ABSTRACT: Knowledge sharing online has flourished within organizations as well as open online communities due to the pervasiveness of Web 2.0 platforms. This paper builds on previous studies of social construction of knowledge online and investigates how contributors in online communities collaboratively share and construct controversial scientific knowledge. As the general public participates in such knowledge collaboration, understanding the processes through which they contribute content and roles that they play is imperative. The authors conducted the content analysis of three online communities that engage in knowledge collaboration on the subject of Measles, Mumps, and Rubella (MMR) vaccination, which is perceived as contentious knowledge by the public due to the widespread myth among parents that the MMR vaccine is associated with autism. The study's findings include that the content discussed is influenced by the purposes of the communities, nature of the tasks, and demographics of participants, although they discussed the same topic. The authors also found that the framework of knowledge reuse and knowledge co-construction sites is useful for investigating the content and roles that appeared in the three communities. The contribution of the paper includes the analytical framework of knowledge reuse and knowledge co-construction, articulation of the content and roles that appeared in online communities, and unboxing of discourses in three different online communities. Future research directions are also discussed.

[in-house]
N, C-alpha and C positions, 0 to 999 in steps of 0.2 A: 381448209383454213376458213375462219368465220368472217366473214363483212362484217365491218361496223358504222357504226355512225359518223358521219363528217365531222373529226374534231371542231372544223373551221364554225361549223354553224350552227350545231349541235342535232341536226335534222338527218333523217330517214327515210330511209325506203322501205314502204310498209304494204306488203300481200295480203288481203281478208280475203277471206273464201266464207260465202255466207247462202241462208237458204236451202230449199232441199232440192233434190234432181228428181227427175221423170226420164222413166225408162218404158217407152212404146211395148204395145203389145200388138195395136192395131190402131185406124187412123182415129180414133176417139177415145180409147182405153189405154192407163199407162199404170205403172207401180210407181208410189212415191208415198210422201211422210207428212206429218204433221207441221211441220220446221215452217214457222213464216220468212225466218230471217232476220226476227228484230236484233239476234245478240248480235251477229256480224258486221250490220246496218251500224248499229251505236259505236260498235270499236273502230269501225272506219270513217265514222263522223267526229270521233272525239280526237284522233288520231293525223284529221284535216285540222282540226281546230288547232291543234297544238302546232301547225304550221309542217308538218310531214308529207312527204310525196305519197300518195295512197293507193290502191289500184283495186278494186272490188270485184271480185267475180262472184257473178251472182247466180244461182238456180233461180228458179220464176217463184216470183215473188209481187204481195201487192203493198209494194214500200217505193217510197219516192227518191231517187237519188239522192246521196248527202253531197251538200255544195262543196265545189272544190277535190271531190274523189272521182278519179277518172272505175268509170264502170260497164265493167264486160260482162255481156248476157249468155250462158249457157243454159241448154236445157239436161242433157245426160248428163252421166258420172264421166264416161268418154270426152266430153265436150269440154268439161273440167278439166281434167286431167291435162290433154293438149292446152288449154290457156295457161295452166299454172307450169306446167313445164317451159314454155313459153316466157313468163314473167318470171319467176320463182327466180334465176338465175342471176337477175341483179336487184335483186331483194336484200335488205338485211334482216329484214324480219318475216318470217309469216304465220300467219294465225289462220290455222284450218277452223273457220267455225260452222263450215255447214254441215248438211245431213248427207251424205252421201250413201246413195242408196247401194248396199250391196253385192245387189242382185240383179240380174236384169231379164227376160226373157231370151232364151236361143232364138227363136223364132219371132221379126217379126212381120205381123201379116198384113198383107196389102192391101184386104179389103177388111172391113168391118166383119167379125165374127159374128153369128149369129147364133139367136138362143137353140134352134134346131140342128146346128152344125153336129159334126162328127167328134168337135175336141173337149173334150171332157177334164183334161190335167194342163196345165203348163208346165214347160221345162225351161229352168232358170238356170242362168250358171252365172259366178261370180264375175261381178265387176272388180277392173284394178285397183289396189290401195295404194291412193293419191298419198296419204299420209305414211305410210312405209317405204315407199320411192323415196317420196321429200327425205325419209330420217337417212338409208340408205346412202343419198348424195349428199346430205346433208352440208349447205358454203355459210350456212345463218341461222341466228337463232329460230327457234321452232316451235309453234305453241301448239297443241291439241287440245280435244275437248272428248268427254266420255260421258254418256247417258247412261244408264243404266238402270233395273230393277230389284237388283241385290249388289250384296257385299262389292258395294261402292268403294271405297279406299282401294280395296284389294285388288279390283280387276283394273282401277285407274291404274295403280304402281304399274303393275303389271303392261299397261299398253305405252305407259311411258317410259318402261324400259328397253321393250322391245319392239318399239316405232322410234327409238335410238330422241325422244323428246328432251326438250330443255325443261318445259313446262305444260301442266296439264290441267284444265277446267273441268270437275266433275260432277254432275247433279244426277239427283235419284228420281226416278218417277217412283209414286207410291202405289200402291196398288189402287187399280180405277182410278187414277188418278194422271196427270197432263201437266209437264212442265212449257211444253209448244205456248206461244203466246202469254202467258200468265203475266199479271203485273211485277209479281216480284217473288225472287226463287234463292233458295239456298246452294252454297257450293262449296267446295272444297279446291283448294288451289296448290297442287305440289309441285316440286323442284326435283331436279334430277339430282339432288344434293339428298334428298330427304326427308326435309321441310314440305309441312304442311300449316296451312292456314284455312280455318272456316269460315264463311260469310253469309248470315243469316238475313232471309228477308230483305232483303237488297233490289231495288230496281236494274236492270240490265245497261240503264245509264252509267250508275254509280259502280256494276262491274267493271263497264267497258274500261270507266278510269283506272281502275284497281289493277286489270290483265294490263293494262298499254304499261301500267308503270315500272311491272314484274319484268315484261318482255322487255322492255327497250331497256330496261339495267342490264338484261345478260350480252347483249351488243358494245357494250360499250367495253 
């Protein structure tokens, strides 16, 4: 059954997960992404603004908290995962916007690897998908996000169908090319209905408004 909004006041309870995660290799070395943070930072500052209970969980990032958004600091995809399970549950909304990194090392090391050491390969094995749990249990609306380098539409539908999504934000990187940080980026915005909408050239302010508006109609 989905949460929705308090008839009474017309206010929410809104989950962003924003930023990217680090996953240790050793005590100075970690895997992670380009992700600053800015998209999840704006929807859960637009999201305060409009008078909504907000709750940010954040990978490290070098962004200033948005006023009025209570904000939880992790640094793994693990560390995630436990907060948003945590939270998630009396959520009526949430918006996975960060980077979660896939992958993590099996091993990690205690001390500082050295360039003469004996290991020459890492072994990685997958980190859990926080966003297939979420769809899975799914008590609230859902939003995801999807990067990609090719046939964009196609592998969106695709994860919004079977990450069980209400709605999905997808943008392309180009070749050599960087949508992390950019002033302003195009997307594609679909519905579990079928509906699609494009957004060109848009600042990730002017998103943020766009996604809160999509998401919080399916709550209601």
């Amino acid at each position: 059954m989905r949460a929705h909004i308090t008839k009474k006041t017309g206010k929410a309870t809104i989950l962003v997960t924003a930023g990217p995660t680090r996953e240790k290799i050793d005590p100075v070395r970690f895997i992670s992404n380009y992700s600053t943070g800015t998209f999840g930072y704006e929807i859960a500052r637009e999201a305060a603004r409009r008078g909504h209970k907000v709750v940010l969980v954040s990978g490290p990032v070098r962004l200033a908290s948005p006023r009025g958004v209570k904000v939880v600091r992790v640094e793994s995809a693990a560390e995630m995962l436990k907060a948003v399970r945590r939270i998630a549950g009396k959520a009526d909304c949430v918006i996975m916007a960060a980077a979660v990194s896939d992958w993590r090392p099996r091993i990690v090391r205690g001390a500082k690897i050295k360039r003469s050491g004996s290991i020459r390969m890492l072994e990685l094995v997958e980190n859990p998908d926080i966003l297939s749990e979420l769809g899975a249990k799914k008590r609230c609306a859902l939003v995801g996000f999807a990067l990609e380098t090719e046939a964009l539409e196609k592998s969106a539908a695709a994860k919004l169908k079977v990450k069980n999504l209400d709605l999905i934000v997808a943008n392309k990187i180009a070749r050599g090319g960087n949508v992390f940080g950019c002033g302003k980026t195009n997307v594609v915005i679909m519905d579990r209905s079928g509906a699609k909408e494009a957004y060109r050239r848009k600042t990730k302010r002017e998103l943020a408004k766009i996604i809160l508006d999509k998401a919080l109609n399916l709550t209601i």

- Knowledge collaboration
- online communities
- Web 2.0
ASJC Scopus subject areas
- Library and Information Sciences